Tax Policy and Entrepreneurial Entry

Tax Policy and Entrepreneurial Entry from decisions about entrepreneurship, such as entry, saving, and investment. Given recent emphasis on the significance of business ownership in explaining aggregate wealth accumulation and its distribution (see e.g., Gentry and Hubbard, 1999; Vincenzo Quadrini, 1999), such omissions are likely to be significant. In addition, entrepreneurs’ decisions may account for much of the responsiveness of taxable income to changen marginal tax rates. We focus on impacts of tax rates and, in particular, tax progressivity on the decision to become an “entrepreneur.” While recent research has examined effects of marginal tax rates on investment decisions of entrepreneurial households (Robert Carroll et al., 1997), analysis of effects of taxation on entry is less often pursued. While a proportional tax with a full loss offset will not affect the entry decision for a risk-neutral individual, a progressive schedule with imperfect loss offsets can discourage entry. We find substantial evidence for this effect on entrepreneurship using variation in tax schedules faced by householdn the Panel Study on Income Dynamics (PSID) over the period from 1979 to 1992. While progressive taxation could in principle encourage entry via insurance for risk-averse entrepreneurs through the tax system or through offering greater incentive to avoid taxes http://www.deepdyve.com/assets/images/DeepDyve-Logo-lg.png American Economic Review American Economic Association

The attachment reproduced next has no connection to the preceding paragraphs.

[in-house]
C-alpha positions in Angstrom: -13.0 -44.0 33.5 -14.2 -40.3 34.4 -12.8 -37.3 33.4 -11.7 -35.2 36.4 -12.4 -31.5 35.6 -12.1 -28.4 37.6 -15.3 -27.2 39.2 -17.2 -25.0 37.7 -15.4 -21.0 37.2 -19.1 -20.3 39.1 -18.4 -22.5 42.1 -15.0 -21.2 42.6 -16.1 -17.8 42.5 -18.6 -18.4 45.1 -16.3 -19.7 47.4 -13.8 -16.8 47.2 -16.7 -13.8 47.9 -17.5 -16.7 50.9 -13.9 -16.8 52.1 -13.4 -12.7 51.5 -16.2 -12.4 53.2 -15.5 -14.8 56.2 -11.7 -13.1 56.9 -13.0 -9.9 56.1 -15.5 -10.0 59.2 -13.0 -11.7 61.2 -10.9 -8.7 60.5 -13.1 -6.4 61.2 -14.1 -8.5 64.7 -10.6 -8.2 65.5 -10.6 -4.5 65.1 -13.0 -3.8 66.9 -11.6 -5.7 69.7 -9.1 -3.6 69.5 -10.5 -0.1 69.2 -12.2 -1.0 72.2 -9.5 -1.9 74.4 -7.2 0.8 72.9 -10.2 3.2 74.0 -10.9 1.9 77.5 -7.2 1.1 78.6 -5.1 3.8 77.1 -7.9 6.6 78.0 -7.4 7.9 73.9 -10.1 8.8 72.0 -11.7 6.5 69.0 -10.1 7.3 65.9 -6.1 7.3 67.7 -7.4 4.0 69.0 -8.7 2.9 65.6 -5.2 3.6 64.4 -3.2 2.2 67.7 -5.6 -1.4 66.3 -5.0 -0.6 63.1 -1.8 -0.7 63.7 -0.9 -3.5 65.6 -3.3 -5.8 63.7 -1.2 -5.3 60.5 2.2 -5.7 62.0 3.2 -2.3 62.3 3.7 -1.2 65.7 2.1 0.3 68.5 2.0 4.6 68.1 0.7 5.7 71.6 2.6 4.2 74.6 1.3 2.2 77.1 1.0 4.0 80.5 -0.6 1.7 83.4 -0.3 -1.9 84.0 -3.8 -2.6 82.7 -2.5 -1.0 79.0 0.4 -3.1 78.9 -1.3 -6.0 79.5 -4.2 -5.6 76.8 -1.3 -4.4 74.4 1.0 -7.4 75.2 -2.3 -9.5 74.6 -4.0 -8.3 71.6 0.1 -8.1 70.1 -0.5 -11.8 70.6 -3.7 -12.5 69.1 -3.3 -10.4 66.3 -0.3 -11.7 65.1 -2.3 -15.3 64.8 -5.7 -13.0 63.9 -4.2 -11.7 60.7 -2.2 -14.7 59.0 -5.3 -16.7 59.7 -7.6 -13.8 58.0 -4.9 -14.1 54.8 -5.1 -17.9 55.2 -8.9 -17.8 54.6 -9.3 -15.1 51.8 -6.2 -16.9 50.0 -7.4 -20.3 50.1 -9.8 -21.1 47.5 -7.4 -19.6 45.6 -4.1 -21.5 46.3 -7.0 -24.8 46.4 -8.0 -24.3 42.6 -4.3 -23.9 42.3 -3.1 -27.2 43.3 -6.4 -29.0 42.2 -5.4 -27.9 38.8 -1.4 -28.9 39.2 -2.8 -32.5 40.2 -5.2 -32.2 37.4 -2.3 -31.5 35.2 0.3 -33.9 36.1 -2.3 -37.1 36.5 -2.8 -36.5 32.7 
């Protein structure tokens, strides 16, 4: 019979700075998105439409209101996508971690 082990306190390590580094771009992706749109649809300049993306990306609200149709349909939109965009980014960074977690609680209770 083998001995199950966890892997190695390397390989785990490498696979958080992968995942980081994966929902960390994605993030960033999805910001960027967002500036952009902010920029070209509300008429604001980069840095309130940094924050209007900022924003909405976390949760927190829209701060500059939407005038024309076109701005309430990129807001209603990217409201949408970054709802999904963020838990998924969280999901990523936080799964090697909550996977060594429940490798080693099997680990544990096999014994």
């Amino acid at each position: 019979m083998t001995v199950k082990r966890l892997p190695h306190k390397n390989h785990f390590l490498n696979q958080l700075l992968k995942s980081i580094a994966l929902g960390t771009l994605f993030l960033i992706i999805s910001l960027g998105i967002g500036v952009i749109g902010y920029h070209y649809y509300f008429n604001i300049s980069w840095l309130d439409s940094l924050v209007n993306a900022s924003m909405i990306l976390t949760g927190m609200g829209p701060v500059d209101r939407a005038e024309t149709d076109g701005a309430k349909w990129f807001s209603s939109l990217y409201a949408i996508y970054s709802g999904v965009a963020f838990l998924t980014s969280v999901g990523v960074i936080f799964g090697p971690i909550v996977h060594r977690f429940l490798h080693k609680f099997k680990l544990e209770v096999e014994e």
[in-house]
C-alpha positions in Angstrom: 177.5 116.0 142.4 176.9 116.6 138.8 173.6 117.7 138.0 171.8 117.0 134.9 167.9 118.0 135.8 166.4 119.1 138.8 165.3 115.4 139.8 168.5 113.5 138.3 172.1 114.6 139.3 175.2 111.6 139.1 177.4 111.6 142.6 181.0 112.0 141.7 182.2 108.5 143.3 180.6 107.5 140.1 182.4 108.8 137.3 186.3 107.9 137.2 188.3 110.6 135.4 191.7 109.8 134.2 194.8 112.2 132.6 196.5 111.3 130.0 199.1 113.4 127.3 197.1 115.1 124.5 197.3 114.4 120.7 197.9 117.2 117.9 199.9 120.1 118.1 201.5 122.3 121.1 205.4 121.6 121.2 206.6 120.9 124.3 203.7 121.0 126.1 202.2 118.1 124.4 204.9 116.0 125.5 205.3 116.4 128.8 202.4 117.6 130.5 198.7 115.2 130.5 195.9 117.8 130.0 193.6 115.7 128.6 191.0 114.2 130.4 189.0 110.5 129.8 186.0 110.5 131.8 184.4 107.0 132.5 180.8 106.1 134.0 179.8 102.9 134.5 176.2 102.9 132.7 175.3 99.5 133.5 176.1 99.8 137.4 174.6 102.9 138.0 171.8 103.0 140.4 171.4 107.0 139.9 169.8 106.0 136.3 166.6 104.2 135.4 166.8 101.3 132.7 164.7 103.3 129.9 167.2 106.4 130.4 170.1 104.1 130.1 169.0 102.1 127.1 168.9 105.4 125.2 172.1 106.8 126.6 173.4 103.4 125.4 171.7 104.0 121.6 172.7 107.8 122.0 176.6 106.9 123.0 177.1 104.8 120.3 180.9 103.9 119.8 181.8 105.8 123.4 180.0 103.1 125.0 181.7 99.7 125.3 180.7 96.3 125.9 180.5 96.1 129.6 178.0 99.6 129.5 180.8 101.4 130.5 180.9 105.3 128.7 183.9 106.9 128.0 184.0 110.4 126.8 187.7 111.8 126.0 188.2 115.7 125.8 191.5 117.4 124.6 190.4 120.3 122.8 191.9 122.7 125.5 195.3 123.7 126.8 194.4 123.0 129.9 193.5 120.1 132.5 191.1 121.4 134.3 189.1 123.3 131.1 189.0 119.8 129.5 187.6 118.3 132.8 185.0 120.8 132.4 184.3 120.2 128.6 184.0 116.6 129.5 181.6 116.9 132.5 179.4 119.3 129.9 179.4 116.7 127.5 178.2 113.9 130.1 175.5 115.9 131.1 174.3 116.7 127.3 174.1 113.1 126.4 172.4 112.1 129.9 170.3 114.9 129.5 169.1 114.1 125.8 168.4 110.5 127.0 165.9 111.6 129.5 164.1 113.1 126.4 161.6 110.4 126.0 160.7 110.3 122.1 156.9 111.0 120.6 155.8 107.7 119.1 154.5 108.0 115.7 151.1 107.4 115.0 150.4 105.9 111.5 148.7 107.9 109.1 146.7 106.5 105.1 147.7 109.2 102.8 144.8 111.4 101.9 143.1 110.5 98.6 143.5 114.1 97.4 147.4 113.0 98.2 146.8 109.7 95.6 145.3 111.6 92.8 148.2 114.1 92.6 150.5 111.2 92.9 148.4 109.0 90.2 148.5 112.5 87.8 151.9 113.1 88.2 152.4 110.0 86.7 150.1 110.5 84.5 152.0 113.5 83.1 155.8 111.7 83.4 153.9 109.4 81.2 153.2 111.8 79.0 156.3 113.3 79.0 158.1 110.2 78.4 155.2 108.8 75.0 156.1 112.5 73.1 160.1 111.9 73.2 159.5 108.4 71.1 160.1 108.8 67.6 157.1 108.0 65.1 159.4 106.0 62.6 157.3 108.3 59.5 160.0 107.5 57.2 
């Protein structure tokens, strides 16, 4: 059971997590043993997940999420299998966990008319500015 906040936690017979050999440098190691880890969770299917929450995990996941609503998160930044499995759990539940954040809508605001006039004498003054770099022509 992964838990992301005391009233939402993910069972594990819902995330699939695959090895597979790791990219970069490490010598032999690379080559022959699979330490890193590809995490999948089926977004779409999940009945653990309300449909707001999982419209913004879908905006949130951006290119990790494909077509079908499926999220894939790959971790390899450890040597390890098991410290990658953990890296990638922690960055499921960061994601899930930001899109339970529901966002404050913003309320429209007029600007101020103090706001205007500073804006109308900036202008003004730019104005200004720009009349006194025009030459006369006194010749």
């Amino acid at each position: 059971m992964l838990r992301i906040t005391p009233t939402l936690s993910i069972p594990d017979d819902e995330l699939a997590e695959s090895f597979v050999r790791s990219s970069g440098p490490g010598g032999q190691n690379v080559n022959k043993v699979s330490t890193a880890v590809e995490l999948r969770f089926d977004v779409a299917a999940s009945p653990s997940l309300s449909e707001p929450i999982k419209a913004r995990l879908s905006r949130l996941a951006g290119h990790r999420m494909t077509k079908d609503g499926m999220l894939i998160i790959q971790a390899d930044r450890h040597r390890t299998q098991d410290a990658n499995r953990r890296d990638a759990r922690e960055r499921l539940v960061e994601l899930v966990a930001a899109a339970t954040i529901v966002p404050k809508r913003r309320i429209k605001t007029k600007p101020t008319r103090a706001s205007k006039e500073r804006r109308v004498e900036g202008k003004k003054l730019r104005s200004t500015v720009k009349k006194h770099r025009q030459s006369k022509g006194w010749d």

Tax Policy and Entrepreneurial Entry

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Publisher
American Economic Association
Copyright
Copyright © 2000 by the American Economic Association
Subject
Papers
ISSN
0002-8282
DOI
10.1257/aer.90.2.283
Publisher site
See Article on Publisher Site

Abstract

from decisions about entrepreneurship, such as entry, saving, and investment. Given recent emphasis on the significance of business ownership in explaining aggregate wealth accumulation and its distribution (see e.g., Gentry and Hubbard, 1999; Vincenzo Quadrini, 1999), such omissions are likely to be significant. In addition, entrepreneurs’ decisions may account for much of the responsiveness of taxable income to changen marginal tax rates. We focus on impacts of tax rates and, in particular, tax progressivity on the decision to become an “entrepreneur.” While recent research has examined effects of marginal tax rates on investment decisions of entrepreneurial households (Robert Carroll et al., 1997), analysis of effects of taxation on entry is less often pursued. While a proportional tax with a full loss offset will not affect the entry decision for a risk-neutral individual, a progressive schedule with imperfect loss offsets can discourage entry. We find substantial evidence for this effect on entrepreneurship using variation in tax schedules faced by householdn the Panel Study on Income Dynamics (PSID) over the period from 1979 to 1992. While progressive taxation could in principle encourage entry via insurance for risk-averse entrepreneurs through the tax system or through offering greater incentive to avoid taxes

Journal

American Economic ReviewAmerican Economic Association

Published: May 1, 2000

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